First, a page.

While most school staff were dreaming about lying on a beach come the end of the summer term, school leaders spent the start of the holidays fretting over becoming an academy, new figures have revealed.
Over the past month, heads and governors have been sending thousands of questions on academies to an independent information service for schools when they should be enjoying their time off.
The Key, a website that provides specialist information to school leaders, said "academies" has become the site's most popular topic.
It is clear that very few, if any, schools will convert to academy status in time for the new term, but many are still exploring the implications of the switch. The Key has some 5,000 school-leader members.
Fe McKerrell, senior researcher on the website, said: "The questions are very broad, reflecting the fact that the new-style academies are a largely unknown quantity. We haven't yet had any questions from school leaders who have made a firm decision and want to know what happens next."
The Key says the most frequently asked questions are usually "What are the pros and cons of becoming an academy?" and "How will becoming an academy affect staff terms, conditions and pensions?"
John Dunford, general secretary of the Association of School and College Leaders, said an entire summer holiday is rarely taken by heads and that school leaders should not be fretting about becoming an academy during the break.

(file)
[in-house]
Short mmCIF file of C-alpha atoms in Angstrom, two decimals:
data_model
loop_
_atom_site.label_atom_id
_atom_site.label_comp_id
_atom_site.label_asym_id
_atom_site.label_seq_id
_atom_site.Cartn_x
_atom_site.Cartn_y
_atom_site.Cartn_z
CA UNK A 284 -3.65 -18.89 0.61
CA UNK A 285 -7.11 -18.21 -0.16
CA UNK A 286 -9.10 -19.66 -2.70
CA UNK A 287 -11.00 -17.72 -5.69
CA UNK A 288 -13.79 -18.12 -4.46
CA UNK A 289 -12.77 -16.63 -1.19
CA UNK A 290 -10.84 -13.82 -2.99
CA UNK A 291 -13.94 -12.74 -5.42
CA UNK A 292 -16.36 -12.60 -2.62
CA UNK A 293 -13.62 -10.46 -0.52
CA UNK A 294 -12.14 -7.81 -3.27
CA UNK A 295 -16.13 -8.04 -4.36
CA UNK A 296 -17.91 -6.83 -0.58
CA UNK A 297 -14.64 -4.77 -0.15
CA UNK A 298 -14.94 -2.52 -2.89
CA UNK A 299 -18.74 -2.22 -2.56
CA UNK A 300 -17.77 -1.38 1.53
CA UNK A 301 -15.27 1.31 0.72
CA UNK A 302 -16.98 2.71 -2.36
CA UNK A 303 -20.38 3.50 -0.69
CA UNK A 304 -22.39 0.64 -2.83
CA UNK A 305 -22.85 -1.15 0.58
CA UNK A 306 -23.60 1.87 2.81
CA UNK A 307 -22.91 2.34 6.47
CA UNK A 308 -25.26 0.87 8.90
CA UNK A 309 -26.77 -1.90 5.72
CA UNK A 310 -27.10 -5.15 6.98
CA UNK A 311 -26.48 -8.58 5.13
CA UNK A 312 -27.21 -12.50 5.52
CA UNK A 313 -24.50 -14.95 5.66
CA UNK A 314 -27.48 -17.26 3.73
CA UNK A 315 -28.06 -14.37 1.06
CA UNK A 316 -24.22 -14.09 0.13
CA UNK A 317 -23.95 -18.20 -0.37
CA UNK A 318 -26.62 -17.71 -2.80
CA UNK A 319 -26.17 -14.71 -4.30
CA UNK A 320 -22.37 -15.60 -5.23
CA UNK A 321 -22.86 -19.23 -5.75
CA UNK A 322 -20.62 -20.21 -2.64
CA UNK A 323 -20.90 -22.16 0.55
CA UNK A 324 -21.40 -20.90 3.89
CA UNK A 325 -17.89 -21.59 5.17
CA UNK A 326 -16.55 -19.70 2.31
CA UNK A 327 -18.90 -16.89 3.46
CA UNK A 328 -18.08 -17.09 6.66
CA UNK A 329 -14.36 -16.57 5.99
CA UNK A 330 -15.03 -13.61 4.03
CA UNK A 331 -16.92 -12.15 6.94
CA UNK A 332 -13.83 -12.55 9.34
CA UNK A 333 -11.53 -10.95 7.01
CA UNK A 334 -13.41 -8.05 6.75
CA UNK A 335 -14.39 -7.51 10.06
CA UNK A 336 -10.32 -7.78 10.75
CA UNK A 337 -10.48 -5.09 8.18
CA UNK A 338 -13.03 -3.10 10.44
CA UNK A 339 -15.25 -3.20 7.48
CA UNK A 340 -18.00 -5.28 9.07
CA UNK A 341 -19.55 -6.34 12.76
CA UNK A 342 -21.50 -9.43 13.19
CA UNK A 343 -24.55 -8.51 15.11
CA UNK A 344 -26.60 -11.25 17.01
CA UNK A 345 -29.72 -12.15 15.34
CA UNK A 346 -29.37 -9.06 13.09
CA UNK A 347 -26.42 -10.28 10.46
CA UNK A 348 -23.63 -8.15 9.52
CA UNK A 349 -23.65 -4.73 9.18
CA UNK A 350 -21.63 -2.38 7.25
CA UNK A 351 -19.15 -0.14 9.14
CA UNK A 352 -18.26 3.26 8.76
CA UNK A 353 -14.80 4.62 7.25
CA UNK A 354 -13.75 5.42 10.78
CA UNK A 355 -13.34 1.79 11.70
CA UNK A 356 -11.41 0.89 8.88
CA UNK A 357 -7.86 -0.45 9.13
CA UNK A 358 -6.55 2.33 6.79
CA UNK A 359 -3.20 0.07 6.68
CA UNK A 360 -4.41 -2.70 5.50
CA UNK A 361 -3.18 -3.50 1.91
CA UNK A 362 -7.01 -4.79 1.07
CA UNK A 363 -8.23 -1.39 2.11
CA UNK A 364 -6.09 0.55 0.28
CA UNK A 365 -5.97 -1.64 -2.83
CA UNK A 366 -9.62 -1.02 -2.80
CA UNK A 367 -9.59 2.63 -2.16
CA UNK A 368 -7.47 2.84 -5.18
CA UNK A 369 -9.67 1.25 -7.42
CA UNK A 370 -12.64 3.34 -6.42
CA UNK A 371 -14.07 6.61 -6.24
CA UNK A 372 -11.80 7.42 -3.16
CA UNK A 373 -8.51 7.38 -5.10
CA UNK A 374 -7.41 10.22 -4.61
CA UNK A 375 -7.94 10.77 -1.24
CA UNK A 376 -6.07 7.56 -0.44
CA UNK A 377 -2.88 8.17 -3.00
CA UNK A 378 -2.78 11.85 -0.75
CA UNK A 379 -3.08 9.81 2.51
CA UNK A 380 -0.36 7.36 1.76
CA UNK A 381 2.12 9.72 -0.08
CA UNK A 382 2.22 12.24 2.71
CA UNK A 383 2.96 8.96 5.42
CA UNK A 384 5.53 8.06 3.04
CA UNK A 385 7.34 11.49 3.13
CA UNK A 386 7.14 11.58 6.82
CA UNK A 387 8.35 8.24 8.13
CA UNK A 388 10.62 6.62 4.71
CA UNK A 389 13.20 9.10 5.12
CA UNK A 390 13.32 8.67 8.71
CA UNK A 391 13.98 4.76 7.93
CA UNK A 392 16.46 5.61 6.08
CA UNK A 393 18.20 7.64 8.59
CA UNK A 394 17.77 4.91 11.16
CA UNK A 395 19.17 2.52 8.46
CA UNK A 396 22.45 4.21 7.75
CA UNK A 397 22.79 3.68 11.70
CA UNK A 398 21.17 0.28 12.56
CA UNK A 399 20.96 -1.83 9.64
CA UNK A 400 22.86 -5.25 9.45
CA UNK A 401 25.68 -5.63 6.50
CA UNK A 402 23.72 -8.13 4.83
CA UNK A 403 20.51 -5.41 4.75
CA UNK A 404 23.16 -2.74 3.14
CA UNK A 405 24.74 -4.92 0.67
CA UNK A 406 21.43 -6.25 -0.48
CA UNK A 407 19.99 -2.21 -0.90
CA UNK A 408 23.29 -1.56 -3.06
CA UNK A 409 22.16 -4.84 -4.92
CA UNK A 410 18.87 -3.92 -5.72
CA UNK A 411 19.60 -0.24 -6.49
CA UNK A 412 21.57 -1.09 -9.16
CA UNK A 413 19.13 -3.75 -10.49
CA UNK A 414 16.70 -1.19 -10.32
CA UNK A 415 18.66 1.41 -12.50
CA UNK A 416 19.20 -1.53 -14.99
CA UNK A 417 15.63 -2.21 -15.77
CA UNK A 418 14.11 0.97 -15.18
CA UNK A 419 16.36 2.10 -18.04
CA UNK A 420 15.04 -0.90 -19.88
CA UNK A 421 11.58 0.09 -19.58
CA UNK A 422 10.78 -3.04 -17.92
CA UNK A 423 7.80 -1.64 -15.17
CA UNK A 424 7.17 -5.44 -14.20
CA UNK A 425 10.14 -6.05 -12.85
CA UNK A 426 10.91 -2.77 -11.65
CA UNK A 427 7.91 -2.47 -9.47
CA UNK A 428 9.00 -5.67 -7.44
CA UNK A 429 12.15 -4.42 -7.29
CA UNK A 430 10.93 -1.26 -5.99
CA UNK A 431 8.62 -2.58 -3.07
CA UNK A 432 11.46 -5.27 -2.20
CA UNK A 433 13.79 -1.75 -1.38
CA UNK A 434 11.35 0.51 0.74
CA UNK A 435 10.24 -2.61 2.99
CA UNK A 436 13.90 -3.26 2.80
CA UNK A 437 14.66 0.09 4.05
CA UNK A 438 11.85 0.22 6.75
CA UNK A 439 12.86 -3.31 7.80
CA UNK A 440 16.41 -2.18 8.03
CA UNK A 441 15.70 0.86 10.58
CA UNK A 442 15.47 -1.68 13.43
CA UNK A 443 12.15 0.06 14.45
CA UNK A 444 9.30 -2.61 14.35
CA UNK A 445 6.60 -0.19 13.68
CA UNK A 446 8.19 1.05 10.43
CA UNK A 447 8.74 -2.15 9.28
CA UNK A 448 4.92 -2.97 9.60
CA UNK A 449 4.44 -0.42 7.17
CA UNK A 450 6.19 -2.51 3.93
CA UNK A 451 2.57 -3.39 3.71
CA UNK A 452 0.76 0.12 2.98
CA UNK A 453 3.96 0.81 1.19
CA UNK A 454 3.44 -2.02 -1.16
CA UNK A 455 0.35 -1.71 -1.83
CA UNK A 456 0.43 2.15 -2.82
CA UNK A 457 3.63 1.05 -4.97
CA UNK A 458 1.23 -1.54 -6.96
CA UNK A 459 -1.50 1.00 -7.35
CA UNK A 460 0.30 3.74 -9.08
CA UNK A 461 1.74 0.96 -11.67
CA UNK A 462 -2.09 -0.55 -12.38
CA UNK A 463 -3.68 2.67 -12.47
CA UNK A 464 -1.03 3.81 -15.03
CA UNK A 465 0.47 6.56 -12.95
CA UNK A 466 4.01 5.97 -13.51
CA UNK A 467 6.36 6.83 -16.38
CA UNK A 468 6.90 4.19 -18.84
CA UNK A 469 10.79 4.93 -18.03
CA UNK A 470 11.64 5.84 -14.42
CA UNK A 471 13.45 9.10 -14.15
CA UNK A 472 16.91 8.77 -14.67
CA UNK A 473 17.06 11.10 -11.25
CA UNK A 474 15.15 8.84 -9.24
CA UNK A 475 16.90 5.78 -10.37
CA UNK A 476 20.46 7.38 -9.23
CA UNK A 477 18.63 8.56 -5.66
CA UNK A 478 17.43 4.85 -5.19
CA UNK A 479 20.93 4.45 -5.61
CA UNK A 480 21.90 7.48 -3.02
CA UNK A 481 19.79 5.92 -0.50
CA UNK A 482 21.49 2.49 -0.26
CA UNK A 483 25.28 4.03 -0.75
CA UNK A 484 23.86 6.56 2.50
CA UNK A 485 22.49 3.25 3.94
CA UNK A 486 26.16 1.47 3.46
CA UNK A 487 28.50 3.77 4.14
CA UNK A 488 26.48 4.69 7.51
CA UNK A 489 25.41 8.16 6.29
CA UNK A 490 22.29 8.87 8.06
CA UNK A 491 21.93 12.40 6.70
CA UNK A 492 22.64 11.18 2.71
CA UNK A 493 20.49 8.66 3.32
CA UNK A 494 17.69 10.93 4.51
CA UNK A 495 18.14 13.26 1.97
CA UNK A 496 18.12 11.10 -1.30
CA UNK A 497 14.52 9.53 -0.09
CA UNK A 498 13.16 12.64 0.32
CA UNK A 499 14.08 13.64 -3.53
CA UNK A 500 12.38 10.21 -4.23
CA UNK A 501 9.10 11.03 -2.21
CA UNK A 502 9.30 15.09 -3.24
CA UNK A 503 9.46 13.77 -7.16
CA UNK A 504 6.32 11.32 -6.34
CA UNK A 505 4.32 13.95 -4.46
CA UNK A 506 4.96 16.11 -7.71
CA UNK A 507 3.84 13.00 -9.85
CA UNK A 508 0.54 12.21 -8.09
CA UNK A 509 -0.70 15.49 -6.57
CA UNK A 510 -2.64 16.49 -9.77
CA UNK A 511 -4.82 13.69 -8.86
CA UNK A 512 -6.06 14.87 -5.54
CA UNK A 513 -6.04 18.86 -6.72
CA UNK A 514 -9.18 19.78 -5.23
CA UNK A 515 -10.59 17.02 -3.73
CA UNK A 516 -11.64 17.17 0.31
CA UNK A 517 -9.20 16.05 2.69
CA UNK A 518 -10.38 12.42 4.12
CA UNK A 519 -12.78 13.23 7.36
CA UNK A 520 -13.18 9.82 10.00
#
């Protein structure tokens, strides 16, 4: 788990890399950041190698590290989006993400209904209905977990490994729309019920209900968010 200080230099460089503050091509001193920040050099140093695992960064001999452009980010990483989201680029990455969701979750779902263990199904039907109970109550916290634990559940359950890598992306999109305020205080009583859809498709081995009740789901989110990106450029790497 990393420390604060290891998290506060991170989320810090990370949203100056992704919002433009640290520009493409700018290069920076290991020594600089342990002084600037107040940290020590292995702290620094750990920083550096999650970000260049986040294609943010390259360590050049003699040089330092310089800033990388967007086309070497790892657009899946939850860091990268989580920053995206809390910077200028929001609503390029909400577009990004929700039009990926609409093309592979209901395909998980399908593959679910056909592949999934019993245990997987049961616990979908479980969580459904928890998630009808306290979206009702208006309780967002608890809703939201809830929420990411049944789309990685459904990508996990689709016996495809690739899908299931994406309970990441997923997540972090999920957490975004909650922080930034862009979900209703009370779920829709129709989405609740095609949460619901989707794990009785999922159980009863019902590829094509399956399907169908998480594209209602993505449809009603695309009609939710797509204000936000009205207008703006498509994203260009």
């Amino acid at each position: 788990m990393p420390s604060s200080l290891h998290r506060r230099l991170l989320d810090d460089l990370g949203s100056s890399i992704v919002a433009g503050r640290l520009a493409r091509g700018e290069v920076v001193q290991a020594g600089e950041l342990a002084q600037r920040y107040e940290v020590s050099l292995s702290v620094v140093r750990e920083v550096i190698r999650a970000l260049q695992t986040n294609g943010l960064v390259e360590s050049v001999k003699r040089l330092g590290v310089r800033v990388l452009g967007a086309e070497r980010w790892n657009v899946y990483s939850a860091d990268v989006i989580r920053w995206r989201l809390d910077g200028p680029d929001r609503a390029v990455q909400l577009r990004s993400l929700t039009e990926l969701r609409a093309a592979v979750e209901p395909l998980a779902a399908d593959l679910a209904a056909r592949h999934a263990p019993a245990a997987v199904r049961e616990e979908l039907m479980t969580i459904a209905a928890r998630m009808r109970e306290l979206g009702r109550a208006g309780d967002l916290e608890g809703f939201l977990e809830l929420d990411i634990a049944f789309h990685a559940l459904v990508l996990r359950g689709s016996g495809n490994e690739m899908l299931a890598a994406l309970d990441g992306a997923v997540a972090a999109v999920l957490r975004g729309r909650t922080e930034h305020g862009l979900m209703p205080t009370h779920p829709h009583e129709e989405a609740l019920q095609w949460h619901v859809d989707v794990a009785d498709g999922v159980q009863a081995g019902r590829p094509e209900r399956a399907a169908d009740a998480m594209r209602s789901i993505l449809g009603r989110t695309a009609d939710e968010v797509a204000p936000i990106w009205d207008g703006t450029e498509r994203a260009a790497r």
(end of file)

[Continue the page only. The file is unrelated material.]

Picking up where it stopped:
"The Government has made it clear there is no specific timetable for academy approval, and schools that want to make an application should do so in their own time and at their own pace," he said.
"But I don't know of any secondary head or school leader who takes a full six weeks' holiday. They would consider it normal to work for part of it. You can't get the job done in 39 weeks of term and it has always been like that."
The surge in interest from heads and governing bodies follows a letter from Education Secretary Michael Gove, sent to all schools in May, inviting them to consider academy status. Mr Gove said last month that more than 1,000 schools had applied to become academies before publishing a list that contained just 153 schools.